Hoping to fill a gap in the area's wedding industry, Rob Gorman believes he's found a winning formula for his new event venue in Carpentersville: A historic brick building; a view of the Fox River; and a business model that gives couples the freedom to add their personal touch.
With the tagline "your life, your style," The Brix on the Fox at 260 Washington St. will allow patrons to customize the space to fit their preferences and budgets, said Gorman, a former East Dundee trustee. The banquet hall -- run by Gorman and his wife, Tone -- will be available starting in late September for weddings, corporate events and other gatherings.
"It's set up for people to be able to make their day unique for themselves," he said. "Every wedding there will be different."
With his children and several family friends at the "wedding age," Gorman said he has become familiar with the high costs associated with wedding packages offered at most traditional banquet halls.
At Brix on the Fox, the 9,600-square-foot event space can be rented for an all-in-one rate that includes a catering area, tables and chairs, a photo booth, a private bridal suite, a sound system and an event liaison. Patrons then have the flexibility to bring in their own caterers, decorations and other vendors, Gorman said, noting Brix also will have a list of recommended vendors.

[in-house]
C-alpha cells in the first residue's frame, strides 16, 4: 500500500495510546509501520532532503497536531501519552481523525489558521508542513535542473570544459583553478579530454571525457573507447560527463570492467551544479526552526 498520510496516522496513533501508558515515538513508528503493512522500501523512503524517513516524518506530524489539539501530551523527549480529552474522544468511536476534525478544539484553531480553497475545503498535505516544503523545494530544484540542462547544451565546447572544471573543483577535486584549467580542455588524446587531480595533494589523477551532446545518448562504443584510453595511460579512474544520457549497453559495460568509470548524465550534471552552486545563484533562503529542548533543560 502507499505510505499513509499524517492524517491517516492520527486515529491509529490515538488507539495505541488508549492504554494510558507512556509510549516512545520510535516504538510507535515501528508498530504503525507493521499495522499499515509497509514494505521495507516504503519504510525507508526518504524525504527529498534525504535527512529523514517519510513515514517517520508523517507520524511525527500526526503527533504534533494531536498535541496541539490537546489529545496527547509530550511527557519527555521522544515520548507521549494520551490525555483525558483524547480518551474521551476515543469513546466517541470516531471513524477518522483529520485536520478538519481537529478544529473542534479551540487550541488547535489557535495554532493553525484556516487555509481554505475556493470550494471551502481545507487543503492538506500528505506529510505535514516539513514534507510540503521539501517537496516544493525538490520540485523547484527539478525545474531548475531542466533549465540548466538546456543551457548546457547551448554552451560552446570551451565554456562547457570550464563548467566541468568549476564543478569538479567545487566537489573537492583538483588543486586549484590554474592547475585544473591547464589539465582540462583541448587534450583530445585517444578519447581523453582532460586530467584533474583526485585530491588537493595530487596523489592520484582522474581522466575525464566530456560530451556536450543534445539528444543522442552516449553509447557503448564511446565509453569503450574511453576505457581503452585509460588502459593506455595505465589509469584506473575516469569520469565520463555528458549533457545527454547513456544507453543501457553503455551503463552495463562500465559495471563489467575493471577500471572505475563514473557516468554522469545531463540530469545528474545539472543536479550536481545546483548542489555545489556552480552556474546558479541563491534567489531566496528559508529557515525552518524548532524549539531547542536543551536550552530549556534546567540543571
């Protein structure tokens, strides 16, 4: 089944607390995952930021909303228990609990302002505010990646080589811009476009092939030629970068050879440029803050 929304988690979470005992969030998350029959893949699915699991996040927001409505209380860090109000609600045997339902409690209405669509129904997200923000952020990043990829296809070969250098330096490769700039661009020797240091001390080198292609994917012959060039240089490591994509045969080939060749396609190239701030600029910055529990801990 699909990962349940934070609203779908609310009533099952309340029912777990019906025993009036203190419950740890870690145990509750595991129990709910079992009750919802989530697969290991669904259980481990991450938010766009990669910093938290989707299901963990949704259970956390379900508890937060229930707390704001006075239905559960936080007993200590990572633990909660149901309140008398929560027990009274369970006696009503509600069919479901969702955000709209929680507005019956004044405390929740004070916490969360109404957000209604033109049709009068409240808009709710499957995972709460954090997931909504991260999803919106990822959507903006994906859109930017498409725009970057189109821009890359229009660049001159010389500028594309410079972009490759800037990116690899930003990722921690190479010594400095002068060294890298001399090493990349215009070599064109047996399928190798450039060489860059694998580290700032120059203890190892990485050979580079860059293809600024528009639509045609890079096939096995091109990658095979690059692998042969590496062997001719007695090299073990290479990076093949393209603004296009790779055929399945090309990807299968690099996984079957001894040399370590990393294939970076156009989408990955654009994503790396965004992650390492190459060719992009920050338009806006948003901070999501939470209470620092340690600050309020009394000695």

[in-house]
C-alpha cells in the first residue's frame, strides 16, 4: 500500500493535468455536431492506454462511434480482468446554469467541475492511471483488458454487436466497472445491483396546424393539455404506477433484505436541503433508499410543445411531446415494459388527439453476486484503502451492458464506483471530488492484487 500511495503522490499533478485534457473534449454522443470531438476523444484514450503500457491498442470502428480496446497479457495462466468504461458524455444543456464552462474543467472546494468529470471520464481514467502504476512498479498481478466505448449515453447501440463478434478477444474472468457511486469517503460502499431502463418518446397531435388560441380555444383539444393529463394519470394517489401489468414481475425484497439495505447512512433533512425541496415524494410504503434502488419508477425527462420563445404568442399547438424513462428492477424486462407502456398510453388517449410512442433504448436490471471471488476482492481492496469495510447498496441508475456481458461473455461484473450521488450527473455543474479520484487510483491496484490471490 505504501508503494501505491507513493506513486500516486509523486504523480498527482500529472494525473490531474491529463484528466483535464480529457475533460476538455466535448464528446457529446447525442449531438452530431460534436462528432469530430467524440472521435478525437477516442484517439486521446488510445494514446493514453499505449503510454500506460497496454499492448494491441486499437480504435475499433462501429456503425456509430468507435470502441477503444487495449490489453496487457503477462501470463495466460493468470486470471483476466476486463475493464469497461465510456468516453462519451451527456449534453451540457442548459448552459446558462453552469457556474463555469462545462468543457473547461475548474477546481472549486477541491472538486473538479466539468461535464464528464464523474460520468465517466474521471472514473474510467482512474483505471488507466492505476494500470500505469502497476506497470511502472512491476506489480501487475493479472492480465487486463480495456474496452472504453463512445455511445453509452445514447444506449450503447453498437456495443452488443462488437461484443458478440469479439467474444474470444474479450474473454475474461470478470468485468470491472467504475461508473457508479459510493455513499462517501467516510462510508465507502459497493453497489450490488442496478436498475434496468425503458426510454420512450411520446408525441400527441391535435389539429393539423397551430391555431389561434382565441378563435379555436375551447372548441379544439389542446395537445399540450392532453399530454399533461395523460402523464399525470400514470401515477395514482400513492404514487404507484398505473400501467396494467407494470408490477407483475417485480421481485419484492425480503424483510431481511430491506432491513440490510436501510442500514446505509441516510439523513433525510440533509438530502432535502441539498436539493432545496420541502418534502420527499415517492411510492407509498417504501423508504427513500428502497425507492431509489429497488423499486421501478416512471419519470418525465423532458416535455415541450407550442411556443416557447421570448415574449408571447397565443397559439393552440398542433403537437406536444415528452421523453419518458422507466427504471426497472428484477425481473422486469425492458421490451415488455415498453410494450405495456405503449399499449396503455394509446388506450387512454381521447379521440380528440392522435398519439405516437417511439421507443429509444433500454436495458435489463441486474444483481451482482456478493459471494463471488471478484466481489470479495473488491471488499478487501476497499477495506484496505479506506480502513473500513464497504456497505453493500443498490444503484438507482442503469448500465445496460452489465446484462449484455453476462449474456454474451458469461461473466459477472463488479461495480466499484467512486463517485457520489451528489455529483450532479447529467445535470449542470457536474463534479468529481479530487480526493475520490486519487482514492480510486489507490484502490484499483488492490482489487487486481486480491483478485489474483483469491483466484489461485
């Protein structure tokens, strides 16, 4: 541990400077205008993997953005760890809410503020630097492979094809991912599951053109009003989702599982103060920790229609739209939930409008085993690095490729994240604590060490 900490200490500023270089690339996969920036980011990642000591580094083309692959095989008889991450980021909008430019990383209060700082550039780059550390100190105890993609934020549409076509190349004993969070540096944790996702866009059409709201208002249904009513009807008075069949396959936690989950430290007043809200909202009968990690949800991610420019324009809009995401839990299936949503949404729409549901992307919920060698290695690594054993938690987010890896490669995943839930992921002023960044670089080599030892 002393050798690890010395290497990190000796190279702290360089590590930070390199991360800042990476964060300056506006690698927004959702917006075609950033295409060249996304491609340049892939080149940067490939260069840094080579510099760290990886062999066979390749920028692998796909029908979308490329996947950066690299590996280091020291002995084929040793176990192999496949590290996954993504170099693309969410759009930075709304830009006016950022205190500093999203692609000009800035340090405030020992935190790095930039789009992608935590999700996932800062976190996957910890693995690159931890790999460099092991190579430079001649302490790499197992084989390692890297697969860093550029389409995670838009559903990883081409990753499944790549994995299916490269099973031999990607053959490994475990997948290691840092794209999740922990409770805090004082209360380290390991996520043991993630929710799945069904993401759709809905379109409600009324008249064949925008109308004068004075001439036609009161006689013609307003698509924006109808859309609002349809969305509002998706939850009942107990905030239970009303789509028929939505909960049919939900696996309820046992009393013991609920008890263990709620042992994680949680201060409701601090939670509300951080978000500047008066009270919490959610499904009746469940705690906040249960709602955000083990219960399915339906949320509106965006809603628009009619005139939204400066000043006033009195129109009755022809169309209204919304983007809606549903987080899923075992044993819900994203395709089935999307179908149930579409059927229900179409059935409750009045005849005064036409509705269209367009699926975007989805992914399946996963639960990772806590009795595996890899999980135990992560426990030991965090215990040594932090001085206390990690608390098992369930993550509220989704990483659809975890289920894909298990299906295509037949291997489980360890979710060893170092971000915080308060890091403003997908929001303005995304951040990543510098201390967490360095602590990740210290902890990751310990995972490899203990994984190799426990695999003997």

"Couples are looking for something unique that makes a statement about who they are," he said. "So what we want to do is create something that gives people that personal choice and freedom to manage their budget."
The banquet hall is being built out to accommodate 300 or more people, depending on how the space is used, Gorman said. Pricing varies based on the size of the event and the day of the week.
The redevelopment of the riverfront building, a former Milk Specialties Co. factory, has been ongoing for years. The structure now contains an automotive technology company and office space.
Property owner Tom Roeser said adding a banquet hall to the mix will help with Carpentersville's rebranding initiative.
"When somebody brings 200 wedding guests to downtown Carpentersville from a far away town, they're going to go, 'Wow, how beautiful is this?' ... Then they'll spread the word to their own homes," he said. "A very important part of rebranding is to get the word out."
Gorman said he is seeking tax incentives from the village to help offset the "significant investment" going into renovating the banquet hall. The Brix on the Fox is within a tax increment financing district, in which property tax revenue generated above a certain level can go back into redevelopment.
The village board this week unanimously approved an inducement resolution with Brix on the Fox. Though not yet promising any financial contributions, the measure ensures redevelopment costs would be eligible for future TIF reimbursement if an incentive agreement is finalized, interim Village Manager Marc Huber said.